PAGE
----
By Guest Blogger, Mary Schmidt, Marketing Troubleshooter
Over lunch the other day, a friend sighed, "I'm torn between caring and not caring." As we were discussing, there is JUST.SO.MUCH. involved in being a responsible, caring person. Combine our personal challenges with the constant bombardment of bad/good/BREAKING news...and it's easy to see how someone could be torn.
What should we really get upset about? When should we take the time to do more than click a "like" button on Facebook? When do we truly care, about what? How do we pick our battles? What really matters to us?
Well, I can't speak for all women, everywhere...but...
The hard cold fact is that women are (still) the ones who bear the brunt of responsibility for birth control and child-rearing. And, we're the ones who put our bodies on the line, literally. If a man could get pregnant, we'd have every form of birth control (and yes, abortificants) right up there by the breath mints and chewing gum at the local mini-mart. (Oh, and they'd all be covered by most insurance, just like Viagra is today.) But, men can't get pregnant; however, they feel entitled to control women (yes, still, in 2012). Don't believe me? Check out what's going at the state level.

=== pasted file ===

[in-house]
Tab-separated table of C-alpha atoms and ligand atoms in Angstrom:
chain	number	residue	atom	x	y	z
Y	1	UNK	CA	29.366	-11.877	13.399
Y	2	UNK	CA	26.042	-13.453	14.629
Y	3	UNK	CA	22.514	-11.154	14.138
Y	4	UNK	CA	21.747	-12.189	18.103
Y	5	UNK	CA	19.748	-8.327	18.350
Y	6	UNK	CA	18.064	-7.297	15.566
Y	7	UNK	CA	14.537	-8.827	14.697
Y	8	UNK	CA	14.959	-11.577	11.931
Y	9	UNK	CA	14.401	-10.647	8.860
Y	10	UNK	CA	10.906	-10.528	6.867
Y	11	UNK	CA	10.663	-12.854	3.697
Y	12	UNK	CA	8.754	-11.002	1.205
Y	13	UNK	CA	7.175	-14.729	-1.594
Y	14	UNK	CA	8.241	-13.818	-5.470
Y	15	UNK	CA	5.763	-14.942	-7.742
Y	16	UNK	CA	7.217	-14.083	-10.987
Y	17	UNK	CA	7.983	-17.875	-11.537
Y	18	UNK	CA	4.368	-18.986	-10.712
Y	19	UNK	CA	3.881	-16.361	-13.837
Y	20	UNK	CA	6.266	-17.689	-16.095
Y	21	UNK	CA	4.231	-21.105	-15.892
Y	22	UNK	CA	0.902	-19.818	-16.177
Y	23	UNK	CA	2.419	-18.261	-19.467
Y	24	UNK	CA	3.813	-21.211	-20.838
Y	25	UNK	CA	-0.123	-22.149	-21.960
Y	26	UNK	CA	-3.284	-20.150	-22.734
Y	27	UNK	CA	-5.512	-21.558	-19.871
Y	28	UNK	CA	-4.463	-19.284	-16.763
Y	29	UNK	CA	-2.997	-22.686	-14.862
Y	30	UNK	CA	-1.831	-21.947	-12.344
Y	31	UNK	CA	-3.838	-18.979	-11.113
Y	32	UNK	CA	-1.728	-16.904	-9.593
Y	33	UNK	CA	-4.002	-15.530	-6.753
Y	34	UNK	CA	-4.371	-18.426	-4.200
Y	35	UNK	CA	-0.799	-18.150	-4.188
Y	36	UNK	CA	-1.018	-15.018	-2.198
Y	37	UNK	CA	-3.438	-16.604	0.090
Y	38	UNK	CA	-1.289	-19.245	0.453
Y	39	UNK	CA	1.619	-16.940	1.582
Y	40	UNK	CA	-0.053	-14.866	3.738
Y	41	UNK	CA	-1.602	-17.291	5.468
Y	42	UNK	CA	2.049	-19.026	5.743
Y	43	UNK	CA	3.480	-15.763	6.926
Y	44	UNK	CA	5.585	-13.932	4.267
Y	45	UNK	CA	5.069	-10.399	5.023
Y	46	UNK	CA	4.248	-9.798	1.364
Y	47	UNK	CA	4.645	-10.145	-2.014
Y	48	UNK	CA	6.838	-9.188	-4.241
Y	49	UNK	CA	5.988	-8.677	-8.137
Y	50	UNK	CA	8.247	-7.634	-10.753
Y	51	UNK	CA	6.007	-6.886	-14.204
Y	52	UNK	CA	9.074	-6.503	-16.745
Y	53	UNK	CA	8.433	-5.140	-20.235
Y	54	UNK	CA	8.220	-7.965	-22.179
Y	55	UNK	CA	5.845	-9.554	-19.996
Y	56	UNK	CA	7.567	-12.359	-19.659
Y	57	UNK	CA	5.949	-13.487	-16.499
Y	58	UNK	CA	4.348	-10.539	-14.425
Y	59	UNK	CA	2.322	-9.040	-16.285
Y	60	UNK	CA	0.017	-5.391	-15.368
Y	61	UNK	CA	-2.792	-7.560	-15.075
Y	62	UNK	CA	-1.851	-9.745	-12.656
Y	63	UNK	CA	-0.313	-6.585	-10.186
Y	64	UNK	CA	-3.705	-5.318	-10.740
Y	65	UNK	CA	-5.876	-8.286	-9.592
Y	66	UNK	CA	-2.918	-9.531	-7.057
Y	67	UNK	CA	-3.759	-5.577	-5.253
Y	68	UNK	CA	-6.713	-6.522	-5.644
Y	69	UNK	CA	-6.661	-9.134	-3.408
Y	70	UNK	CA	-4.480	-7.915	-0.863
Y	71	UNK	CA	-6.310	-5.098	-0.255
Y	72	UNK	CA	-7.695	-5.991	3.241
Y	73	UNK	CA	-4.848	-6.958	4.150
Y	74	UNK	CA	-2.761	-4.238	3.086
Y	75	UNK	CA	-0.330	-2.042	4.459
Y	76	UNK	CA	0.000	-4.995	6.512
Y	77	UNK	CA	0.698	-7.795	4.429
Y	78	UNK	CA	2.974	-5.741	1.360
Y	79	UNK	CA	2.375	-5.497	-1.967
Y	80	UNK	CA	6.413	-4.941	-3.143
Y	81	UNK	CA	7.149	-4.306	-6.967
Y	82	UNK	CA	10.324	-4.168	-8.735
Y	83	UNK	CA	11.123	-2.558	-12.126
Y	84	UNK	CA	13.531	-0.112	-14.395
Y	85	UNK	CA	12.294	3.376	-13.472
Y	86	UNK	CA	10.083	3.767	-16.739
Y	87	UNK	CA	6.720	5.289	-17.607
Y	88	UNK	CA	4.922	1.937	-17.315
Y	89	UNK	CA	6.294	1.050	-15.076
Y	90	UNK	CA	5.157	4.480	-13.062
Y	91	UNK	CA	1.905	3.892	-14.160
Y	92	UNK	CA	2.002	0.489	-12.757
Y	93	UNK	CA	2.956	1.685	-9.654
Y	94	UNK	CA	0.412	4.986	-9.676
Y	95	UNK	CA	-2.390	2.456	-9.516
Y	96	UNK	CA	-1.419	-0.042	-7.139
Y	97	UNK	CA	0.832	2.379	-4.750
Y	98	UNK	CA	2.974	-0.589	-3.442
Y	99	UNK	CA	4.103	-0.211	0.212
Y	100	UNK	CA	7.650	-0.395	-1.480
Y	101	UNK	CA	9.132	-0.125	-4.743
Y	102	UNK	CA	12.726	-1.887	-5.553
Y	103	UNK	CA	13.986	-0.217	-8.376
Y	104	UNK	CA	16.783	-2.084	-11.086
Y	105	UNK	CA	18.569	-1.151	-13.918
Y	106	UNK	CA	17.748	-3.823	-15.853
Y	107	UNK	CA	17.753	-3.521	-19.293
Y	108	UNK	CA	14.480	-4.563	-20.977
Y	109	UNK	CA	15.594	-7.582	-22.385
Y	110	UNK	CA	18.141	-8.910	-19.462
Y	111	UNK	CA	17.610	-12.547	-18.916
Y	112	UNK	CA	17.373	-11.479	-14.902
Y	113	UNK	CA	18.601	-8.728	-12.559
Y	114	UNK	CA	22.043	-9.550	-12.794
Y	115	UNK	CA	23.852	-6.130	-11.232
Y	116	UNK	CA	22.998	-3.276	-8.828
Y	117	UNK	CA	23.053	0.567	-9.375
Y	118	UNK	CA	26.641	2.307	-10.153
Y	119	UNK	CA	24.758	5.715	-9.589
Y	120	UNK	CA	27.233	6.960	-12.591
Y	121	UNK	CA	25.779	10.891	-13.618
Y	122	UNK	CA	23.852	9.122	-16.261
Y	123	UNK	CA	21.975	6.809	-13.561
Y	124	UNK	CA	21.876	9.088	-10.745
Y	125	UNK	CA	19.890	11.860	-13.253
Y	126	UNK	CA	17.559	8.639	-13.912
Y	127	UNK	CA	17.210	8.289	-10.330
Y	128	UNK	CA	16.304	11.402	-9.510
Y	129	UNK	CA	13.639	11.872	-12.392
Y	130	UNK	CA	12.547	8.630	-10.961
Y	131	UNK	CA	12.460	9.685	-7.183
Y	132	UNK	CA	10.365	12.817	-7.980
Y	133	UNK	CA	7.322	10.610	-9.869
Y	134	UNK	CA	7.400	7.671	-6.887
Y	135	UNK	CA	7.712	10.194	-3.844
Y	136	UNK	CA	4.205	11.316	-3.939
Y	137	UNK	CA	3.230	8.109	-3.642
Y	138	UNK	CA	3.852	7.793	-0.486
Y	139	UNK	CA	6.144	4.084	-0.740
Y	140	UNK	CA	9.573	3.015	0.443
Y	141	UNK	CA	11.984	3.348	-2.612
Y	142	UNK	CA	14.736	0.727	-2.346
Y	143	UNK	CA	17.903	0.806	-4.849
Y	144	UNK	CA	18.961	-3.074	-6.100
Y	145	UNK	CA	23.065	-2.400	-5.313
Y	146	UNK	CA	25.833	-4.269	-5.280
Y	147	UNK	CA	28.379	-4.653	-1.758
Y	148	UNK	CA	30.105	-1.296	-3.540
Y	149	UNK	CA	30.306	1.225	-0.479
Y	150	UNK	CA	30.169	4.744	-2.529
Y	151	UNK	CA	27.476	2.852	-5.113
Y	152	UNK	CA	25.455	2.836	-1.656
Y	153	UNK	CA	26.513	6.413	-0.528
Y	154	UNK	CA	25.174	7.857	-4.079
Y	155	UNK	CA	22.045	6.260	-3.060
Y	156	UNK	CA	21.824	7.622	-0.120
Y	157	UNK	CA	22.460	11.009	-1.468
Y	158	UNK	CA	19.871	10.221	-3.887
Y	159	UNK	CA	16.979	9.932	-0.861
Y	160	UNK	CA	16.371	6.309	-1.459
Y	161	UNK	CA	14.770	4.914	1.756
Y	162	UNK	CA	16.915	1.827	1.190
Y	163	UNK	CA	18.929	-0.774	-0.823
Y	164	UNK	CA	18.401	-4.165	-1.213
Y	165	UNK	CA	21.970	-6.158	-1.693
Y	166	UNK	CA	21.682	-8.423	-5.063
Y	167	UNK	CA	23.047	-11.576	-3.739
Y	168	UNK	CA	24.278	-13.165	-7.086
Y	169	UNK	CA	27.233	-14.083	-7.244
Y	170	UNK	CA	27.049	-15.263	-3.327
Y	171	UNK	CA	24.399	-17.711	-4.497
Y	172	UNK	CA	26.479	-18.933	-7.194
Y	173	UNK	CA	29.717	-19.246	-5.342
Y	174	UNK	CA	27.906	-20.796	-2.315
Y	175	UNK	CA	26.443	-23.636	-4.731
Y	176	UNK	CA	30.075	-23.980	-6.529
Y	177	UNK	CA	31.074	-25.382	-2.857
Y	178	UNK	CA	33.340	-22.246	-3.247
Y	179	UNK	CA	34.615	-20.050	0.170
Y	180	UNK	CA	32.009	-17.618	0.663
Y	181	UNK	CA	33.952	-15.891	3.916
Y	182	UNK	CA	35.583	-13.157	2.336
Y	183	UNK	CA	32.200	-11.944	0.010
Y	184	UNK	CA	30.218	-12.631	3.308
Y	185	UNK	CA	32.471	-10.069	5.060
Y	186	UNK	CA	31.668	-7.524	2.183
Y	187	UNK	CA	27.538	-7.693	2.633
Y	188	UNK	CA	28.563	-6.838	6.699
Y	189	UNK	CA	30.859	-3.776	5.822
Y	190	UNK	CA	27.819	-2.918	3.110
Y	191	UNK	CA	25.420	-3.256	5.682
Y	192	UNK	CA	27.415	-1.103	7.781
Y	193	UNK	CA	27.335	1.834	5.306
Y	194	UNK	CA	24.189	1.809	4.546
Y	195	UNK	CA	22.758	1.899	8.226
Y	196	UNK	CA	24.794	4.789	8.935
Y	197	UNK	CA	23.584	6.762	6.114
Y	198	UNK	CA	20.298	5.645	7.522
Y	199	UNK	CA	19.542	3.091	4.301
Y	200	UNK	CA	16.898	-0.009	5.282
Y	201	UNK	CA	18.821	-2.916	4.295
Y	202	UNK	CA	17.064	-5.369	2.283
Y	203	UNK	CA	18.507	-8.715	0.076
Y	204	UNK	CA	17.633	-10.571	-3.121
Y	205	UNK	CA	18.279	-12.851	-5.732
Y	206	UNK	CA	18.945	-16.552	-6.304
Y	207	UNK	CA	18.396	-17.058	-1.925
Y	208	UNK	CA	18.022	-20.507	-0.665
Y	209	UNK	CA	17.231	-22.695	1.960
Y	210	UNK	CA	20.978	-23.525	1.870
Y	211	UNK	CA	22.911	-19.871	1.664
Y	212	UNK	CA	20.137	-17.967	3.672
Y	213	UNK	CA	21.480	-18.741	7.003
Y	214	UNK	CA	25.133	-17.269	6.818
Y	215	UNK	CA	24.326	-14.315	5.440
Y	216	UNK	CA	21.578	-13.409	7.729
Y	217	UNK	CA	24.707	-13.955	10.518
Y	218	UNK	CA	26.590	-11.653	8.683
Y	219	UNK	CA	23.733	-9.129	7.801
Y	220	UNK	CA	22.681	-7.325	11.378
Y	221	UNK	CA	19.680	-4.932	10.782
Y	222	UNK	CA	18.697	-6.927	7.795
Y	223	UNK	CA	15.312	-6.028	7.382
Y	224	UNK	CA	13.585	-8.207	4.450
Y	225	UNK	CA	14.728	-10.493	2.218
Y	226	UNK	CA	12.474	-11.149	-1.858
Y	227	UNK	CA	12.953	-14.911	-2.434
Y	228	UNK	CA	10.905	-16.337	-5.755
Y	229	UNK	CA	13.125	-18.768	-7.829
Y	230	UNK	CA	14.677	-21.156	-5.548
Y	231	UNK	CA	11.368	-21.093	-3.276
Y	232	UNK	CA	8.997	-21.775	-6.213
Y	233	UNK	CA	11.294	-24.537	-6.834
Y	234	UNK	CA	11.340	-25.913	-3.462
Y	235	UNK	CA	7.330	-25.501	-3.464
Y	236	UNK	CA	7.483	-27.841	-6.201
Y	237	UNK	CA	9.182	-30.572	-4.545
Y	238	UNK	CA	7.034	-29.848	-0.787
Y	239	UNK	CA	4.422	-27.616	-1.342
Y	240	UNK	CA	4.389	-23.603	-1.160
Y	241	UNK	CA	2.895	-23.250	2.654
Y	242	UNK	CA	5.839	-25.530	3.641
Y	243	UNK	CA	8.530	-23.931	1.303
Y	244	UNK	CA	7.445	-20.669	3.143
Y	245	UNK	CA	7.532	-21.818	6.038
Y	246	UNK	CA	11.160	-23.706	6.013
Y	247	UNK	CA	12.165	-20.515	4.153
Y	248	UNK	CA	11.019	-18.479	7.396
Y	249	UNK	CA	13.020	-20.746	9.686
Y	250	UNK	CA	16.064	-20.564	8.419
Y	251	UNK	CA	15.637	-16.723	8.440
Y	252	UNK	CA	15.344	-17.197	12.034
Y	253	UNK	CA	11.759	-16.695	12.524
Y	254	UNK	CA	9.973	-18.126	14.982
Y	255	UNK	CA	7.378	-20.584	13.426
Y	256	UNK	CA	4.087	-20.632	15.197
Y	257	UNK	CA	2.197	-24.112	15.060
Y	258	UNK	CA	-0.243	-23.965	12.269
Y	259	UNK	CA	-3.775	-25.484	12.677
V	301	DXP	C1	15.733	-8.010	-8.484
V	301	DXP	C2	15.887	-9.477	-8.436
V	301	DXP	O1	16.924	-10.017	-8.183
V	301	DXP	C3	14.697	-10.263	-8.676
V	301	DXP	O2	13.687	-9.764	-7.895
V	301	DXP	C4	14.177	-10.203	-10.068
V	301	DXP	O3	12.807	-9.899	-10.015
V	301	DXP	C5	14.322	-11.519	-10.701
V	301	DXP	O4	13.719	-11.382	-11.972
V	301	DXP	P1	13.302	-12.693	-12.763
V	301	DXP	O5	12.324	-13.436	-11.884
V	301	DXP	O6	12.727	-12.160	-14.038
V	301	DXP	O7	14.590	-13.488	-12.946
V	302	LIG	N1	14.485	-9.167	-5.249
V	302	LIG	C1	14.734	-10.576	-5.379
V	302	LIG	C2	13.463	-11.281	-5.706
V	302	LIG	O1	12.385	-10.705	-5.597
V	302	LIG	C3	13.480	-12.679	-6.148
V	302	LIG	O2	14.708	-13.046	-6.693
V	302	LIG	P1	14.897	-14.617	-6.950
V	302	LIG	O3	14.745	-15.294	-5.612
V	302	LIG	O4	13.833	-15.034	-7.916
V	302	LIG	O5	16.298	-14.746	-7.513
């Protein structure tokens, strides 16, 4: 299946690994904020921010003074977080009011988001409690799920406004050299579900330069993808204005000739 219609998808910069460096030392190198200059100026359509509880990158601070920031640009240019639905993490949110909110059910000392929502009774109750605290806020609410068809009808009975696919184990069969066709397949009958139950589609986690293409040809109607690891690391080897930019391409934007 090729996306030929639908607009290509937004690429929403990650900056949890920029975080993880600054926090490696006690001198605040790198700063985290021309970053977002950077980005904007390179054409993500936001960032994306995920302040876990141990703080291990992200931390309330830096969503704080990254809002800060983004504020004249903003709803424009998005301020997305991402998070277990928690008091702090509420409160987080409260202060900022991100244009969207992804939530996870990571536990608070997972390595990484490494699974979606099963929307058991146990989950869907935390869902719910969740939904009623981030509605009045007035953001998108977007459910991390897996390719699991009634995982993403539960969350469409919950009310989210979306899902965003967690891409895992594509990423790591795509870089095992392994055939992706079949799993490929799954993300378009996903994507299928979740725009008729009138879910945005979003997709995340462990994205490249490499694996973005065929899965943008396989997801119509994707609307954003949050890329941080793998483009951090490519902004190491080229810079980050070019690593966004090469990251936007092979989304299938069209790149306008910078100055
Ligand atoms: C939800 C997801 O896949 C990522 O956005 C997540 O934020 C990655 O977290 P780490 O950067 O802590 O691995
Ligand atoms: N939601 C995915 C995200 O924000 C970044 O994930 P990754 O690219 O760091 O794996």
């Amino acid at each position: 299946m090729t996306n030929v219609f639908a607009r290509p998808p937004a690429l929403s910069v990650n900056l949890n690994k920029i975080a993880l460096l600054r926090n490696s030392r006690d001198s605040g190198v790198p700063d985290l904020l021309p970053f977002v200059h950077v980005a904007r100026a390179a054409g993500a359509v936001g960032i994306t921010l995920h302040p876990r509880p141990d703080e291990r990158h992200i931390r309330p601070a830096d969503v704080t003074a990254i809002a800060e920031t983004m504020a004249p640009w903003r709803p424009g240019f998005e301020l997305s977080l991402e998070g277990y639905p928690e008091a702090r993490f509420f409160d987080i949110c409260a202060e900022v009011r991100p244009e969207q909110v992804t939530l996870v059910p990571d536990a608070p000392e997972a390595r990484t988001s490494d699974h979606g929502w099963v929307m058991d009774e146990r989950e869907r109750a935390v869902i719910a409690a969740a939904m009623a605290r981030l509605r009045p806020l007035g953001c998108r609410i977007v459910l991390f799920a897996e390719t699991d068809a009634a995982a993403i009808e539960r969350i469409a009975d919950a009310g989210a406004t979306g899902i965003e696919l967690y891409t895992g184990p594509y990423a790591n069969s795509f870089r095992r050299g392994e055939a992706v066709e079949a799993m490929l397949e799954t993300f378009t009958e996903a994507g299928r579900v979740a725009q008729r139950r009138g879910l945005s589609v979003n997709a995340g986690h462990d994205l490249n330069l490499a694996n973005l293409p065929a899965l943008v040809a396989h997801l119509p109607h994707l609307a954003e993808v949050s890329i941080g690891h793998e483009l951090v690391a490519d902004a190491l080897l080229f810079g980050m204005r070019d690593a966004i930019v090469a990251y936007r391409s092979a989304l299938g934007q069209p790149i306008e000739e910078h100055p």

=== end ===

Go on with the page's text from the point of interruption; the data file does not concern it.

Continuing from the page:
...over all, the pattern has been retrograde: humiliating obstacles to abortions, cuts in family-planning programs, and limits on comprehensive sex education in schools.
If you're a young woman living in Texas, for example, you'll very likely receive little to no sex education in school (Why, that's dirty! Go pray, girl!); can't obtain any kind of family planning (Texas cut funding by 66% (1); and will be subjected to rape (well, I'd call it that, as do many others) if you go for an abortion.
Planned parenthood is much better than unplanned. And, Ronald Reagan apparently agreed with me. He didn't have any problem funding the group.
(1) In case you didn't follow that link, this is important. "Perry and lawmakers curtailed funding for Planned Parenthood earlier this year by cutting the state's family planning budget by nearly 66 percent, from $111.5 million last biennium to $37.9 million in the next two years. In Texas, these state-funded family planning services have included birth control, STD testing, breast cancer exams, and pap smears that screen for HPV, the virus that can lead to cervical cancer — but not abortions."